The worst treatment at Serenity Ridge is the constant emotional abuse. Hot seat sessions are common. They also call these sessions haircuts, a term which is also used at treatment centers. One member will have his inventory belligerently taken by four or five other group members for an hour or so. They often videotape these tongue lashing sessions and play them back. This is supposed to point out how the person was arrogant when they were correcting him, of how he didn't want to surrender his will, or how he was a perfect example of self will run riot. These sessions are classic cult-style ego busting. I've seen them do it to adults, I've seen them do it to children. The decisions as to who would be hot seated were arbitrary, although there seemed to be scapegoats.
There was one guy named Rudy, for instance. At a meeting, someone would accuse him of not paying attention (although it was clear to me that he was paying attention). Then everyone would start yelling at him, saying they were trying to help him, he was resenting them for it, and he needed to do a fourth step right then and there. Another time, there was a neighbor kid in the trailer park who got hot seated by four adults, all male. They surrounded him and began telling him he was arrogant, he needed to get humble, and he needed to start working the program better. This happened to a 12-year-old kid who was born there.
Meetings were held three or so times a week. These were supposed to be AA meetings, but most had little to do with recovery. The topics included The End Times, the importance of the Oxford Groups' Absolute Purity, in the sexual sense, the Mythology of the Holy Grail, Edgar Cayce, and Homeopathic Medicine vs. Regular Medicine. They also did what they called "Big Ten," which was, basically, a hot seat meeting that would go on for as long as 24 hours straight in order to crush any mental barriers one might be able to put up.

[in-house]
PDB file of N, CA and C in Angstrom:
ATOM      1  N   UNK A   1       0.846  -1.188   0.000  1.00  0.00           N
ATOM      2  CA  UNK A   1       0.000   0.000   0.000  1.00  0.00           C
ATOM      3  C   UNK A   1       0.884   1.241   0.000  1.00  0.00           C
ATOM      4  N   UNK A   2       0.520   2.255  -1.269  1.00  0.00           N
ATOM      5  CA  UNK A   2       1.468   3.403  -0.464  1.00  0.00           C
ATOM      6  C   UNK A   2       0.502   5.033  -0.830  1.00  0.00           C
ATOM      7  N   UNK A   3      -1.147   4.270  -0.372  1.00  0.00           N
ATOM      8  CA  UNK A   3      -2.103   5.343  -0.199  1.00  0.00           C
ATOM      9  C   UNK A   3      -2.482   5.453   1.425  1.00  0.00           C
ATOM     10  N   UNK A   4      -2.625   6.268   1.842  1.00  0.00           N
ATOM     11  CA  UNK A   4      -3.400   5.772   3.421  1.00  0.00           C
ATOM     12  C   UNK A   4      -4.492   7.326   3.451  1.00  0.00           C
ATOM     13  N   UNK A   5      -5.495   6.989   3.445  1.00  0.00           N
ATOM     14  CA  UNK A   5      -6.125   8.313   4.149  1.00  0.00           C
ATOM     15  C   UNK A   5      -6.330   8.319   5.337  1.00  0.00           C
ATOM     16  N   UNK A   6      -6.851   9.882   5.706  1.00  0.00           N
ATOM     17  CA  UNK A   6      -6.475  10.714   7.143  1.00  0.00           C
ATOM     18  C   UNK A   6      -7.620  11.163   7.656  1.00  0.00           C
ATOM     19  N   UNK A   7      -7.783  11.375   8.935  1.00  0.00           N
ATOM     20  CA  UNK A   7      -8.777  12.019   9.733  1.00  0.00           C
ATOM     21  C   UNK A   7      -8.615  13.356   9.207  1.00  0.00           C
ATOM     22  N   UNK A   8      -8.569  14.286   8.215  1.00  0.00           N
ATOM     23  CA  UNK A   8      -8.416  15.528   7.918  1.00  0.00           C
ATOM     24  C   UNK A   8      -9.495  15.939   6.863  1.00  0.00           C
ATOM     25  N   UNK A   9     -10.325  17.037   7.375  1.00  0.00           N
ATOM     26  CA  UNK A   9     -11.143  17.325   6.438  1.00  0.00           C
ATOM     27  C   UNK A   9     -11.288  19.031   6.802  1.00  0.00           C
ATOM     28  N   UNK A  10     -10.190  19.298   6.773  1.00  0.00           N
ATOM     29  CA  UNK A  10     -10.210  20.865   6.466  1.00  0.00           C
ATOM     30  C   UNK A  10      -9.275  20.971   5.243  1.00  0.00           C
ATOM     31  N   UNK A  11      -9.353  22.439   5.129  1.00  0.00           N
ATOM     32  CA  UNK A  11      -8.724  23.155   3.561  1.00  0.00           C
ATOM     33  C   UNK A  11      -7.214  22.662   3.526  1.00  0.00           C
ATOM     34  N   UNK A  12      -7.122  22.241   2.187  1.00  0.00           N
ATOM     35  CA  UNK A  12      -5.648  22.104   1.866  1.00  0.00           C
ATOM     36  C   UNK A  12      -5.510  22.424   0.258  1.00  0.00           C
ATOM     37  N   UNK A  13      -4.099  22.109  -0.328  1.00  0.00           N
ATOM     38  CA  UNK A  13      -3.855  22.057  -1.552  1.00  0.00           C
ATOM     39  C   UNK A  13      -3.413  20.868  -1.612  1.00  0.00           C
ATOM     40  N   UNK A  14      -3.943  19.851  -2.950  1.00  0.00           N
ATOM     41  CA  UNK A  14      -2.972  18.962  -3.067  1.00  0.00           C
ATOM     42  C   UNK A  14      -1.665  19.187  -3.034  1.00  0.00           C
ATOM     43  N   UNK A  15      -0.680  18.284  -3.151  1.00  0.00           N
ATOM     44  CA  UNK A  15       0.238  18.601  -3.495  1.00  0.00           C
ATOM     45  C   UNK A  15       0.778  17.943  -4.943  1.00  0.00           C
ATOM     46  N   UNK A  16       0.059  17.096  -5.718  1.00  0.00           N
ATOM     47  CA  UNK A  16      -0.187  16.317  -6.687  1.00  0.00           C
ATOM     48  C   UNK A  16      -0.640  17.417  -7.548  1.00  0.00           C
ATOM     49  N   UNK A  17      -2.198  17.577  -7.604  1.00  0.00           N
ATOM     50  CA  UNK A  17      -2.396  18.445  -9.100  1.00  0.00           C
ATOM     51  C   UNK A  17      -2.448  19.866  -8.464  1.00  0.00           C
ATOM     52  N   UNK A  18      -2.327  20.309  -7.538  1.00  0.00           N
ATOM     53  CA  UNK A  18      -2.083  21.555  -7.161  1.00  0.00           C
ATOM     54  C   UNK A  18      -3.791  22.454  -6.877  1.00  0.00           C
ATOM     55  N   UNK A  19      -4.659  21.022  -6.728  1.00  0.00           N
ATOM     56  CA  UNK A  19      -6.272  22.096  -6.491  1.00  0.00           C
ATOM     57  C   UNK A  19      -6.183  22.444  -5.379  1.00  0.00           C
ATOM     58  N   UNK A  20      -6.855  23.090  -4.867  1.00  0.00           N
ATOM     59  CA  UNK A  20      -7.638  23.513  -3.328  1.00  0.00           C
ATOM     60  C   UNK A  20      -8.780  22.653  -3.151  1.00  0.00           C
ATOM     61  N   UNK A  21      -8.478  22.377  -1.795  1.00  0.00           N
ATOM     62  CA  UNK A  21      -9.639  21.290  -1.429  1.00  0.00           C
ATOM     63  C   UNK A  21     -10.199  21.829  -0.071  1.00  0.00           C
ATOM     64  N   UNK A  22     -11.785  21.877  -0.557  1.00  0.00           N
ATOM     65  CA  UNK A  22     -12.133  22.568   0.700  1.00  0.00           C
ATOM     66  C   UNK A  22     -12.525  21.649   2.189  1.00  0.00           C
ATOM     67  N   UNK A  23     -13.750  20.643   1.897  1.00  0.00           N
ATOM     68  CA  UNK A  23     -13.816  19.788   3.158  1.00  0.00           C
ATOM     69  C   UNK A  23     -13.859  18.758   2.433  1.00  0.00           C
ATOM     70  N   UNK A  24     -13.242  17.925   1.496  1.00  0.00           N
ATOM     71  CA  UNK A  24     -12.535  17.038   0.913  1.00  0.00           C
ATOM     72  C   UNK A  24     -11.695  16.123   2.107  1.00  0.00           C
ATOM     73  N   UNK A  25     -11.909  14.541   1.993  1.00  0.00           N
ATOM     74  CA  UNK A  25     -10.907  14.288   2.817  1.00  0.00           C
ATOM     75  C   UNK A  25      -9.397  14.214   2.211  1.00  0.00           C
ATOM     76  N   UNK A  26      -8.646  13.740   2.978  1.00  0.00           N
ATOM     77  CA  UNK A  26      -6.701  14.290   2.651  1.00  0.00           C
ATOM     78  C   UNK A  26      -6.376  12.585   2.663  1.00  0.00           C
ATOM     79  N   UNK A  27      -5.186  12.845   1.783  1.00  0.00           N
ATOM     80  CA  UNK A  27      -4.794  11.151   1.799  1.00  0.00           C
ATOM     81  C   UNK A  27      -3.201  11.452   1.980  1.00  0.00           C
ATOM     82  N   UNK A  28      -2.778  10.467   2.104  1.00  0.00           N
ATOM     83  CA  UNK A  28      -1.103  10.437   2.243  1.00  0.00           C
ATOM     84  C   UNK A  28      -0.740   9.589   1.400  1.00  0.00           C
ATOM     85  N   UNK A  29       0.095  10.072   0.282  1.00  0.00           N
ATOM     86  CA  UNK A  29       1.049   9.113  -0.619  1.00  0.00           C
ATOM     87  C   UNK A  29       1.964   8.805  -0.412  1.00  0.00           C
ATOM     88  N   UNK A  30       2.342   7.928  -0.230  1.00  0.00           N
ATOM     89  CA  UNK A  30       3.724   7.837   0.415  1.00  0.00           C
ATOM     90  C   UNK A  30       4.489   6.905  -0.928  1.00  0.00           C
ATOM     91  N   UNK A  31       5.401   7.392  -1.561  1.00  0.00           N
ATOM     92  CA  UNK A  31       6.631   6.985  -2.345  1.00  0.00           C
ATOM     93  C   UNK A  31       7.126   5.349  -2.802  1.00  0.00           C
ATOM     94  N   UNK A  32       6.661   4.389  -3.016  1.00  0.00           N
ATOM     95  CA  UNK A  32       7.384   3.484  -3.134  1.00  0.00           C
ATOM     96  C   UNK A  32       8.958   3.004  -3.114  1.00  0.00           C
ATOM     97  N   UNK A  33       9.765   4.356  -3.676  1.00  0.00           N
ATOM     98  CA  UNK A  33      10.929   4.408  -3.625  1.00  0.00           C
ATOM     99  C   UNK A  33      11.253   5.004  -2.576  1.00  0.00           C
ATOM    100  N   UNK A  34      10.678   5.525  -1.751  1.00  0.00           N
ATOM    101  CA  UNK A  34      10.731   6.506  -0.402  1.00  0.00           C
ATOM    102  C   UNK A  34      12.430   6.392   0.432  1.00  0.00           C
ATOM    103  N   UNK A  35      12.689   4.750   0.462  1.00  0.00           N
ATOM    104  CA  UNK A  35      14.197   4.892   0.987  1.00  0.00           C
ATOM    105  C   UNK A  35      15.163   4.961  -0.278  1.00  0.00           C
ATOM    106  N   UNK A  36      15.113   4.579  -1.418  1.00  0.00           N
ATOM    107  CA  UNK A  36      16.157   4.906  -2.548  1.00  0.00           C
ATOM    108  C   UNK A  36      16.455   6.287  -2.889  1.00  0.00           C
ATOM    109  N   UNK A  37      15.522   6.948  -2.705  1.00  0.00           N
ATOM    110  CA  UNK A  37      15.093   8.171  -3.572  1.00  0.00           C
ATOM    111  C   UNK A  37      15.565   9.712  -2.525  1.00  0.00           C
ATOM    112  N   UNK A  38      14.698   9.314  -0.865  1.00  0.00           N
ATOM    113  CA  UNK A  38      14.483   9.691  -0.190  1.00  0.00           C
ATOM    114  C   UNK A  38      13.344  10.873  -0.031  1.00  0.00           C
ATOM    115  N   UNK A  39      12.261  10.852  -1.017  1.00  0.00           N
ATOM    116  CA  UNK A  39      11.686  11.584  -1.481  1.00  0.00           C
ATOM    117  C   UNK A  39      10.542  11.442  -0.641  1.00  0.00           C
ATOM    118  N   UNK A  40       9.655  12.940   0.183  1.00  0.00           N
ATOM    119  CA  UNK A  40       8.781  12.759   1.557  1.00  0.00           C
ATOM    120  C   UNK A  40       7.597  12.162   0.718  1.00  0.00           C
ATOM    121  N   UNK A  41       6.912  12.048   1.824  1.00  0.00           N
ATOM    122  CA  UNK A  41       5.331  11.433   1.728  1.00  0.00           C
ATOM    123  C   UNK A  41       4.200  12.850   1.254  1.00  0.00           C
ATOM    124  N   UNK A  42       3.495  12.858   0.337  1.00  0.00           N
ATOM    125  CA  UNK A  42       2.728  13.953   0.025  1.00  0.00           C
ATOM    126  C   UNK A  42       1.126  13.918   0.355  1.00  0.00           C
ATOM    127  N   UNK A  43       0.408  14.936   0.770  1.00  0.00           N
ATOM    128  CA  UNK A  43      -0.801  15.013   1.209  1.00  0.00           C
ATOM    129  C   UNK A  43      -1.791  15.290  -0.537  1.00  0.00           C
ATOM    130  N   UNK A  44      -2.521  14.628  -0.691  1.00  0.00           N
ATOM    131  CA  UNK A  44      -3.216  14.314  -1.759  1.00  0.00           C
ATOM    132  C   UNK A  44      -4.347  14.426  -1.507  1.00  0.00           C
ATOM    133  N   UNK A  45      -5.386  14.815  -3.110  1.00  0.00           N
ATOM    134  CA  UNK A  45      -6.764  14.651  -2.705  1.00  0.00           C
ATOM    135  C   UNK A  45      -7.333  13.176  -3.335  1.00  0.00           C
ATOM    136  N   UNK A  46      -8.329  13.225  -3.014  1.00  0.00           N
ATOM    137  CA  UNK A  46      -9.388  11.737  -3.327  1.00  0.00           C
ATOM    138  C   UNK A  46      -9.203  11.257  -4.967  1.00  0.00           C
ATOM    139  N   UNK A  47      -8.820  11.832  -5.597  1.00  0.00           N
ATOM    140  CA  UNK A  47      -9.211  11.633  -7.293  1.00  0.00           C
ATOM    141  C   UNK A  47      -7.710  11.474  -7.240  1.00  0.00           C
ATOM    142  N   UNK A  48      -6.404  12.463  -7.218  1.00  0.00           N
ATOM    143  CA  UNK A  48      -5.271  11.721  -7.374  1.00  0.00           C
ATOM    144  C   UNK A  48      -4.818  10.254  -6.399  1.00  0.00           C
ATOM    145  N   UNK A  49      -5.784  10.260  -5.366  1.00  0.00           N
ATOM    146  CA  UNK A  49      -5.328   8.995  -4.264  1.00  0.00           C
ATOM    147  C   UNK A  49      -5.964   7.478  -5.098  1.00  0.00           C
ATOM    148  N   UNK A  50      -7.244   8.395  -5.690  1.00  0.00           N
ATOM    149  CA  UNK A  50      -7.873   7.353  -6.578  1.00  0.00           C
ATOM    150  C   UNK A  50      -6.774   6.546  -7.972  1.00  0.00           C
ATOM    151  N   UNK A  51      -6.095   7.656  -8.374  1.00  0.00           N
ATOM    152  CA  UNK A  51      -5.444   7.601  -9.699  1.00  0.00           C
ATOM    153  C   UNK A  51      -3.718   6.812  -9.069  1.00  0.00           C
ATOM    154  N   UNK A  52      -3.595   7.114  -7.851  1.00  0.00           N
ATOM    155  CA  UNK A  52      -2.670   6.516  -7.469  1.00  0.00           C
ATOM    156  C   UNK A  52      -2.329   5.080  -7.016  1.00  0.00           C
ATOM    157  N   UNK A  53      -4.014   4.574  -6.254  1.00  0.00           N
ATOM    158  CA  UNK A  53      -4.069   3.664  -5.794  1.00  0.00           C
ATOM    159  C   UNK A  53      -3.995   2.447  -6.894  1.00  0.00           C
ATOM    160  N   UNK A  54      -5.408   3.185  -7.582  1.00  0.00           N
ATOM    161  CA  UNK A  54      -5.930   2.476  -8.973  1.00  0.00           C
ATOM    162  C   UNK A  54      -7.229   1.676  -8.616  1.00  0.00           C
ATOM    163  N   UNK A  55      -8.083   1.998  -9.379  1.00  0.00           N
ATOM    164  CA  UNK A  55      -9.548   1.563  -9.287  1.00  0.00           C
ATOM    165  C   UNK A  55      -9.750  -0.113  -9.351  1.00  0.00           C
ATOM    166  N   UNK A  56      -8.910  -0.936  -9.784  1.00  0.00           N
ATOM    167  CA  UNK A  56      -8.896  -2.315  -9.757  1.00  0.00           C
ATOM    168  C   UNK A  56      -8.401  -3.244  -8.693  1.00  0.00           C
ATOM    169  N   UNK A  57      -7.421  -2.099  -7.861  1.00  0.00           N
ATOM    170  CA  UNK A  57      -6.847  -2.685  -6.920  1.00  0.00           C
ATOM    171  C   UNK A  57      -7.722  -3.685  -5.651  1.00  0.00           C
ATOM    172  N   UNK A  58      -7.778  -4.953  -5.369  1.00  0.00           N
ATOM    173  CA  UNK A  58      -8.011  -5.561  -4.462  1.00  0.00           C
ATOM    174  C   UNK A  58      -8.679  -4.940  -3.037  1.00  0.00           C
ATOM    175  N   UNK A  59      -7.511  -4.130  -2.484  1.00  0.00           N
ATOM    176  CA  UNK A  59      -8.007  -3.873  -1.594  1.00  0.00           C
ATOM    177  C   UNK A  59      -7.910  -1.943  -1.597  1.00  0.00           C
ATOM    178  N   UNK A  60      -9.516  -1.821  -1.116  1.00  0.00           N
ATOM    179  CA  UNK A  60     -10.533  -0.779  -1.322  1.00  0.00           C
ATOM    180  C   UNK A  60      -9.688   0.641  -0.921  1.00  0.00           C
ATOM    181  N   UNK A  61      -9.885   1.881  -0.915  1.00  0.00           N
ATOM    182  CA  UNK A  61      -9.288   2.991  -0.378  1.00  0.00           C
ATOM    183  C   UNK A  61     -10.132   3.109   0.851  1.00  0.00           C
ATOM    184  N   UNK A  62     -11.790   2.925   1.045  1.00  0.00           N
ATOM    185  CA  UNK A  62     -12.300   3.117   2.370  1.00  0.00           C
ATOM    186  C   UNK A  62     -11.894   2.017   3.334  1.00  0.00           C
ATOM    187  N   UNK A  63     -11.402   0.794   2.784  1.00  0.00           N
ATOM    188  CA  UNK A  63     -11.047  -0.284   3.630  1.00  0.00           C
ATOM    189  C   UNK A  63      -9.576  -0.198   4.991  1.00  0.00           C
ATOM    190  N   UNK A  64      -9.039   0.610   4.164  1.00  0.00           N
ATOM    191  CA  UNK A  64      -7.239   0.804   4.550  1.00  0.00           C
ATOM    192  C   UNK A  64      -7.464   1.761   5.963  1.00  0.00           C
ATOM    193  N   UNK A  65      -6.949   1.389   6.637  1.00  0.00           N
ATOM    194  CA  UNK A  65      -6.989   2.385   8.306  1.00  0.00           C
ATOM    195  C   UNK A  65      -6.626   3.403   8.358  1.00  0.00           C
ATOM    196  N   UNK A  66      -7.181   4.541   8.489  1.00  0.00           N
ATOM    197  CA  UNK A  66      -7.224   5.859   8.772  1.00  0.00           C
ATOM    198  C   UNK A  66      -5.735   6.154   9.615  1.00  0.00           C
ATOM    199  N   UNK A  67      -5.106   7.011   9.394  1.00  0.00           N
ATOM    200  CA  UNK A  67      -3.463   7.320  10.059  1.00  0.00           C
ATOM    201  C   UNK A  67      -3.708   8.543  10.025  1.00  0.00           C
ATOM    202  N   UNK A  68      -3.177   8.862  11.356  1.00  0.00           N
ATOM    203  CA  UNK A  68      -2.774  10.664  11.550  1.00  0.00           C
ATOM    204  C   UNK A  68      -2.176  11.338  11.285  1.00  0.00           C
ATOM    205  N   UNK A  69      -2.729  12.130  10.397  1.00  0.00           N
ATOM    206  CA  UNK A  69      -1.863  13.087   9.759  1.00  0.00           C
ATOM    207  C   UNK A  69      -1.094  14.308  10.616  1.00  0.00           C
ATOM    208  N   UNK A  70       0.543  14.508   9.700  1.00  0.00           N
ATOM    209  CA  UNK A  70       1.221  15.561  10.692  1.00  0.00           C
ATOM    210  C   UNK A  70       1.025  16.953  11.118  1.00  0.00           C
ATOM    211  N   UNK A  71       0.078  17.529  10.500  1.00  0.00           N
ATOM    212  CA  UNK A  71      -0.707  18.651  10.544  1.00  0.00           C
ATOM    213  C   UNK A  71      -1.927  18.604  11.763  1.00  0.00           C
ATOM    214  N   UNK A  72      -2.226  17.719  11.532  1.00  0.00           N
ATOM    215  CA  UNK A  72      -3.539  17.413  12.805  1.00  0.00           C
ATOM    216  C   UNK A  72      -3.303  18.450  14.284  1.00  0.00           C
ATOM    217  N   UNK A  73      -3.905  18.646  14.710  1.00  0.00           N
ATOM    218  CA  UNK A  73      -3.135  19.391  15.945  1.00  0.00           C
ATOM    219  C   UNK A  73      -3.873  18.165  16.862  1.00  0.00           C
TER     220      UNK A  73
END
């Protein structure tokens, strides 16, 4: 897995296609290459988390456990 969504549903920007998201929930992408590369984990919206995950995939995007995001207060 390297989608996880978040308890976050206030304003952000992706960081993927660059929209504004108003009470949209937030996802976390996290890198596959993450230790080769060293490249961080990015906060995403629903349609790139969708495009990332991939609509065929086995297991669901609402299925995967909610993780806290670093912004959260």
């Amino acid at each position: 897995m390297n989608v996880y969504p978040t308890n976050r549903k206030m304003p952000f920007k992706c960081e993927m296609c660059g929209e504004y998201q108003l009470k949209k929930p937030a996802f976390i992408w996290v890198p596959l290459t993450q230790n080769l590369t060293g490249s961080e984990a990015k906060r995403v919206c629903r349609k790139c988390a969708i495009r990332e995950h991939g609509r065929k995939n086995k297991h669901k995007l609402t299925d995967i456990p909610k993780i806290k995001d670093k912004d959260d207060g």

This sounds like just another nutball fringe group. But this guy, Tim T., claims to be running his group the way Bill Wilson intended AA to be run. That's not too far-fetched a claim, if you look at the Oxford Group, from whence AA came.
According to Tim T., drug guru Timothy Leary not only tried, but succeeded, in contacting Bill Wilson. Tim T. once told me that he, Wilson, and Leary drank Morning Glory seed tea, a hallucinogen, together on at least one occasion. Tim also claims to have co-authored 12 Steps and 12 Traditions with Bill W. Tim has written several books published in his own name, and I'm sure a linguist could figure out whether he did write some of the 12 & 12 as well. I know that some of the history Tim told me is true. For instance, Tim did know Bill Wilson, and in all likelihood Bill was his sponsor. I've seen in Tim's library his copy of the first edition Big Book, with Bill and Bob's signatures inside. I have seen pictures of Tim and Bill together at the Serenity Ridge Community. I have seen a copy of a short note written to Tim by Bill giving the Serenity Ridge group and community his blessing and approval.
In retrospect, I think Tim T. was drunk most of the time. He was always carrying around these little squeeze bottles of the various homeopathic remedies diluted in Everclear. All day long he would squirt these remedies into his mouth.
To the credit of mainstream AA, most of the surrounding AA groups thought the folks at Serenity ridge were absolutely nuts. Very seldom did any of the group members go to outside AA meetings anymore, although on occasion Tim's son would attend meetings nearby. His father no longer was even invited to speak at speaker meetings, but that could be because he was getting senile and the other group members didn't want to let him out.